Almost three weeks after a primary that wiped out two incumbents, the remaining candidates for Carroll County commissioner are struggling to show voters that they're much different from each other.
Most of the candidates mounted successful primary campaigns by saying they would not be like commissioners Donald I. Dell or Robin Bartlett Frazier. But with those two out of the running, many of the survivors admit that the campaign has become more difficult.
The six major-party candidates for the three seats often seem more alike than different.
"I've heard people say that," said Neil Ridgely, a Democrat known for sharply criticizing those he disagrees with. "Maybe it's just that we're all relieved. I mean, I had to sit next to [defeated Republican] Ed Primoff at a lot of those forums before the primary."
Although Ridgely wants to distinguish himself, leading Republican vote-getter Dean L. Minnich said he doesn't mind blending.
"I have no desire to go out of my way to separate myself from the people who are left, and in fact, I'd hate to see any candidates change their stories just to stand out," he said.
Minnich, a longtime newspaper editor and columnist, has refrained from changing his campaign since the primary. He got the most votes in that race despite having no government experience.
He presents himself as an anti-ideologue, someone who will convene diverse groups to discuss issues before taking any aggressive policy stances.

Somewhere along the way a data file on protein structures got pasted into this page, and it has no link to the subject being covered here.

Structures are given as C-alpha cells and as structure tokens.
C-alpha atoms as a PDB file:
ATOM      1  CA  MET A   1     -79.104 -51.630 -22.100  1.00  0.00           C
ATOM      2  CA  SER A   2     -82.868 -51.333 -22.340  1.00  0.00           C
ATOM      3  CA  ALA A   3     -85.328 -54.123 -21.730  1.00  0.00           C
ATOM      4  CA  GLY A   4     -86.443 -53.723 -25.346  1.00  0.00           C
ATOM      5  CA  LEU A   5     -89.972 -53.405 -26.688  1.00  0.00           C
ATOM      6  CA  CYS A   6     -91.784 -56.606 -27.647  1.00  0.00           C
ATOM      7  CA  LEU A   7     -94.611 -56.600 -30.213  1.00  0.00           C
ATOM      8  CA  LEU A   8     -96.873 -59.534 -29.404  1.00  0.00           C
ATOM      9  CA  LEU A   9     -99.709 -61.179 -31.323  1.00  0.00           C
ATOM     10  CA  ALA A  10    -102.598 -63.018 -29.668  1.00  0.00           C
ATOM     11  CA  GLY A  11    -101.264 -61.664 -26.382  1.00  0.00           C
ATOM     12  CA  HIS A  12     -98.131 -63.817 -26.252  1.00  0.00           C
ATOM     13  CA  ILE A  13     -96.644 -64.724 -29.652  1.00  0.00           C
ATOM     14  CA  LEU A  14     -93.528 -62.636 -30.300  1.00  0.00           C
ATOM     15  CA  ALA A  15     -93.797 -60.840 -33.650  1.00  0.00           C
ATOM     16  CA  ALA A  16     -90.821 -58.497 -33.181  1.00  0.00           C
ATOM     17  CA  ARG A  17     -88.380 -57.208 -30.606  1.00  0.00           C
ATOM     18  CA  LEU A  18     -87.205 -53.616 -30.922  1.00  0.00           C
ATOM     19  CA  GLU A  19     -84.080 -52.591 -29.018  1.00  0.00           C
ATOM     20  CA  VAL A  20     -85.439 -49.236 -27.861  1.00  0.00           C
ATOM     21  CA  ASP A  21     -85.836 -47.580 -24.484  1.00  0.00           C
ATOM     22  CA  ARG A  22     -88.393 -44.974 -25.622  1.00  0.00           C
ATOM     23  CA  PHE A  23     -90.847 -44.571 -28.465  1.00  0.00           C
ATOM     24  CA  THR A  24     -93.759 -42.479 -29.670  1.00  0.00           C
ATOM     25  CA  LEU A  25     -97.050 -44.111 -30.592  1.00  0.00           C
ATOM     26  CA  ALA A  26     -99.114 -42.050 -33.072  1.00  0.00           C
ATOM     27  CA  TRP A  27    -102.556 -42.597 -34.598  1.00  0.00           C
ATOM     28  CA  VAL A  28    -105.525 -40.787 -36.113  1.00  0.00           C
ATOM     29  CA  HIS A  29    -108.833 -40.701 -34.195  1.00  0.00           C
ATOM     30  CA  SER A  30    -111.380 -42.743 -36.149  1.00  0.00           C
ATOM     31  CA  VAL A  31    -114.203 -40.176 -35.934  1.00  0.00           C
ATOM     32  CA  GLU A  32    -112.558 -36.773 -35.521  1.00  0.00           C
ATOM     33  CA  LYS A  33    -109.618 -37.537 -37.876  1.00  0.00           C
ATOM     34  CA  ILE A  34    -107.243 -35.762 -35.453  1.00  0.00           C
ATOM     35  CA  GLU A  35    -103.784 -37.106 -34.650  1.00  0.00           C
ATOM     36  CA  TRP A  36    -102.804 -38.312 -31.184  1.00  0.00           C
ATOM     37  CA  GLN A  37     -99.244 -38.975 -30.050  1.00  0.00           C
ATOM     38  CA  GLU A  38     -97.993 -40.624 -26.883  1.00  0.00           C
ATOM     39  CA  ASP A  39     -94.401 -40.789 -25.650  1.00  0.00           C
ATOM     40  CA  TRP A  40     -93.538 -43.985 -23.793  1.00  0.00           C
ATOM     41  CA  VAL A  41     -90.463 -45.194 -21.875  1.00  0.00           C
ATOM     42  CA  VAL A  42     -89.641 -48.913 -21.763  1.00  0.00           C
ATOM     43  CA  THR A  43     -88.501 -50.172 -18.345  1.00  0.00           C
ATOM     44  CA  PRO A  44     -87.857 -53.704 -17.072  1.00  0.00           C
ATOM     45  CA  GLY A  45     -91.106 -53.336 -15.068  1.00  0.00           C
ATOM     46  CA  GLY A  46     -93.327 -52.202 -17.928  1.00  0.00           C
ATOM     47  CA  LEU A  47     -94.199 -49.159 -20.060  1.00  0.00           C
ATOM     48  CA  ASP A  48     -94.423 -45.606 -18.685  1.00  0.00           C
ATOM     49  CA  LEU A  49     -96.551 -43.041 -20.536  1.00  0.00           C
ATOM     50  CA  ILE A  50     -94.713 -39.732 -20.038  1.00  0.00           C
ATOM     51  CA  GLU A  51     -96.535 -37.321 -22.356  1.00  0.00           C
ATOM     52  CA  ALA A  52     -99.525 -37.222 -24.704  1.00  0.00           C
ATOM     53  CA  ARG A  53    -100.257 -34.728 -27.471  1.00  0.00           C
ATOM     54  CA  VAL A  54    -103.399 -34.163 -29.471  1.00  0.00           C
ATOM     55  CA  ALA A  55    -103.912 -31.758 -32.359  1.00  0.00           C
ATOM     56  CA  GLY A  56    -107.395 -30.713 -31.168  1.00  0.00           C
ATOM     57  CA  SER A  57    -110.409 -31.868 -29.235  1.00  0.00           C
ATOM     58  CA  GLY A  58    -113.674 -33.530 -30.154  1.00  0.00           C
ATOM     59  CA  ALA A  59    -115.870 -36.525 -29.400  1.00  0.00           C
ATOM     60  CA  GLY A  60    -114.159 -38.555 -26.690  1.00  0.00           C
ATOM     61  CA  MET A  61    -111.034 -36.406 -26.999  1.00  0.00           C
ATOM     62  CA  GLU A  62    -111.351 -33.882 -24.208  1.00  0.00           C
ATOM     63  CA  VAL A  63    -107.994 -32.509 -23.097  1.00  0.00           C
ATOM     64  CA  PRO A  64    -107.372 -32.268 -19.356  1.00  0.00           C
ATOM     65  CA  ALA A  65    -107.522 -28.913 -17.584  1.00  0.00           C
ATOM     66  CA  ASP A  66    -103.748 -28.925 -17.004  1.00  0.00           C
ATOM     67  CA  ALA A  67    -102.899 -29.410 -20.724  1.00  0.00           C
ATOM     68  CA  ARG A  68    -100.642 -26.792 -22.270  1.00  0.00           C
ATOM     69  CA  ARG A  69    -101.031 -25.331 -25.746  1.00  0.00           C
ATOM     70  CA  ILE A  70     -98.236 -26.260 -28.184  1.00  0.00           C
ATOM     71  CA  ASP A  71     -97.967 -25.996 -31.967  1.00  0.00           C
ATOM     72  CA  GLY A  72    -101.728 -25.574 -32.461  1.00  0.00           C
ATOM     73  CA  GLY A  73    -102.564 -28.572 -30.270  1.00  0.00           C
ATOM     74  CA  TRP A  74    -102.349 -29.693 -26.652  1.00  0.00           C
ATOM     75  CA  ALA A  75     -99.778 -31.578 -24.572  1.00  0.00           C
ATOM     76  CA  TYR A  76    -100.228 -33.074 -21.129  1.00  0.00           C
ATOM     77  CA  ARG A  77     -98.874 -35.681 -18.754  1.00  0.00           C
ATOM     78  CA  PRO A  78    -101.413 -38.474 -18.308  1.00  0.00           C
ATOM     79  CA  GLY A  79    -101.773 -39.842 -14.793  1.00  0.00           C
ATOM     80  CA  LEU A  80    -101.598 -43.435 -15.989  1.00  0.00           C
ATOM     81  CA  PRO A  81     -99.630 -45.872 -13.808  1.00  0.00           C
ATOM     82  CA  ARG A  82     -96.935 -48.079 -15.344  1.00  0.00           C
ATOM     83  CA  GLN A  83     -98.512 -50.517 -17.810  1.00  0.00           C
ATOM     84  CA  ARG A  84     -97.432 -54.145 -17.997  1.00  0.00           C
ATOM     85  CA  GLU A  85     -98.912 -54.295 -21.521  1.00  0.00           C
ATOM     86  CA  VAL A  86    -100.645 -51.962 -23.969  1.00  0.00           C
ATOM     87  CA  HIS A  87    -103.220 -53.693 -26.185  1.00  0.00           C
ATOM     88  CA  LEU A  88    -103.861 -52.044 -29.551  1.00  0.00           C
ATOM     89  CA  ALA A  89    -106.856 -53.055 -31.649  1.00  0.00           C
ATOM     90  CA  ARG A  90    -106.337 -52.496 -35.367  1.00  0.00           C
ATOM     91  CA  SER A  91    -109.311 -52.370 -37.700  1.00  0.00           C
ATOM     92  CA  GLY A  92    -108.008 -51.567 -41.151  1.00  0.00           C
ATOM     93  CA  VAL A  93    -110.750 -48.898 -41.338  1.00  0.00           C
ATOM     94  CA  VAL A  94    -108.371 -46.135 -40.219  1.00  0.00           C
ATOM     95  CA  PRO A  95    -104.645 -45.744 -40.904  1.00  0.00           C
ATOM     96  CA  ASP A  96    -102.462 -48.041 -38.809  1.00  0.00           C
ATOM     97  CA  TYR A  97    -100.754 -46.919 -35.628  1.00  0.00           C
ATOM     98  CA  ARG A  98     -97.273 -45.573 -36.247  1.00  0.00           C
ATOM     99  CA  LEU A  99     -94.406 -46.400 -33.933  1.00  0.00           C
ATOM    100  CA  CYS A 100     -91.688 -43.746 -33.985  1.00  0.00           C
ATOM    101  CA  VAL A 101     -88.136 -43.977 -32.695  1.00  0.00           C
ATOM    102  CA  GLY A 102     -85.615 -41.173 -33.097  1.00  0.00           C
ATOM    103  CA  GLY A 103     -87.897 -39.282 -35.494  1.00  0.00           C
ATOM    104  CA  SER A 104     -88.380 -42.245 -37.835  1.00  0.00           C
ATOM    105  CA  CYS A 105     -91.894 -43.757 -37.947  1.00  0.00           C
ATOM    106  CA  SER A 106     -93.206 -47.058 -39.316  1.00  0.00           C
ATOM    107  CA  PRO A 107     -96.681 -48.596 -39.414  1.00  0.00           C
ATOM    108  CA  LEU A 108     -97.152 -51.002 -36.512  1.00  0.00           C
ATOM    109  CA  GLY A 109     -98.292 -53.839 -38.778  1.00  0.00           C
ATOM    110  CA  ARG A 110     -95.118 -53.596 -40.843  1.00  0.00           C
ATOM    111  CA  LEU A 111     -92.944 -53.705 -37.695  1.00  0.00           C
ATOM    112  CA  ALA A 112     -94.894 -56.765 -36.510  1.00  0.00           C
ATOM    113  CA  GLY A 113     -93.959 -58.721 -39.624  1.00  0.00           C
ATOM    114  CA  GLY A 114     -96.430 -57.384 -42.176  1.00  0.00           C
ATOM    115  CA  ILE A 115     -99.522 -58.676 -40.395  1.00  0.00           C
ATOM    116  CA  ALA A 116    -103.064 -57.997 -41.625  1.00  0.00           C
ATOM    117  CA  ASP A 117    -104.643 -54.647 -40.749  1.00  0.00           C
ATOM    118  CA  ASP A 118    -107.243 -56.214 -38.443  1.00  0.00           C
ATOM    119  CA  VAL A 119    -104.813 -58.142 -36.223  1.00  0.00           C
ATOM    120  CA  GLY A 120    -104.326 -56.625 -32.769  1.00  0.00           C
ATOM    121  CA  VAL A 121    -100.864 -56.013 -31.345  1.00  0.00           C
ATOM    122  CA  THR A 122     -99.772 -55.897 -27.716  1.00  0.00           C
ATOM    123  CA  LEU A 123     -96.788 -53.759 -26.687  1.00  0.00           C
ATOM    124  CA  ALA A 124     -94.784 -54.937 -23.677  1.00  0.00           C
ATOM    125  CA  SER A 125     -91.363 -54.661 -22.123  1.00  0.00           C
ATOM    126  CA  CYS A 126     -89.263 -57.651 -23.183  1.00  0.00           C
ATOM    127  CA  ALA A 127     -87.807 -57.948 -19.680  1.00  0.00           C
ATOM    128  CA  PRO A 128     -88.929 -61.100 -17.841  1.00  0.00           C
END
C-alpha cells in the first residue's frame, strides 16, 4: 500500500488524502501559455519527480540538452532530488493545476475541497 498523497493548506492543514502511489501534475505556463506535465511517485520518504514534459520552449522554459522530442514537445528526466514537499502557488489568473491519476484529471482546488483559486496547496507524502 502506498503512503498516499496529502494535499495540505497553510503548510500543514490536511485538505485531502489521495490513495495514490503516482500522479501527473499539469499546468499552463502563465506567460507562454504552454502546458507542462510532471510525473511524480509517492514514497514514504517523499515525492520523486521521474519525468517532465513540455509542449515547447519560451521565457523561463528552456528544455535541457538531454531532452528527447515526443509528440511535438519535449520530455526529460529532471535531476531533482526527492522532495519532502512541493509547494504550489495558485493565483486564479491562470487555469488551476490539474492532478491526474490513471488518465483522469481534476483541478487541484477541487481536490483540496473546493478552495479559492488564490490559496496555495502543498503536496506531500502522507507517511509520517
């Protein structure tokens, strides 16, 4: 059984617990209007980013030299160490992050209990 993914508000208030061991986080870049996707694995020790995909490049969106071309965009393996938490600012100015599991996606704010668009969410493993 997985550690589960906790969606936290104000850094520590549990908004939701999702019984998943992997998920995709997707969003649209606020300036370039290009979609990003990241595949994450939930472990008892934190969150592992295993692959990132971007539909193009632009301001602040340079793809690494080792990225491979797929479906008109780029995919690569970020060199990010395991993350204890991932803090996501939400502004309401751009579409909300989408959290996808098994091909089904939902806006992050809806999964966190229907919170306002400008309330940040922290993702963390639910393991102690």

Some of his opponents have said privately that Minnich avoids trapping himself into unpopular positions with this tactic. But Minnich argues that voters shouldn't trust candidates with defined positions on every issue.
"If people want leadership by political rhetoric, then they don't need to vote for me," he said.
Minnich said the remaining candidates are close on most broad issues, with differences showing up only in the specifics. Given that, he said, he hopes voters choose him because they see him as open-minded and a clear thinker.
The one candidate with the least concern about distinguishing herself from the pack is incumbent Julia Walsh Gouge, who is seeking a fourth term.
Gouge spent the primary campaign reminding voters that she had battled Dell and Frazier on growth and water issues for the past four years, effectively separating herself from a board that had made many enemies.
The strategy worked, as she finished second in the Republican primary, about 5,000 votes ahead of Frazier and 7,000 ahead of Dell.
The lone remaining incumbent has not changed her message much since the victory. She emphasizes that the county must slow growth so it won't overwhelm schools, water supplies and emergency services.
She also promises that the new board will work better with Carroll's eight municipalities and with state officials.
Republican Perry L. Jones has said throughout the campaign that he is distinguished by his 22 years as a councilman and mayor of Union Bridge. Jones said that deciding on a pitch to voters is not easy.
"You don't really know what to do," he said. "I guess you just focus on the same points you've always focused on."
Like Minnich, Jones has avoided grand promises.
"You've got to be careful," he said. "If you promise too much, people will just come back and say you're nothing but a damned liar."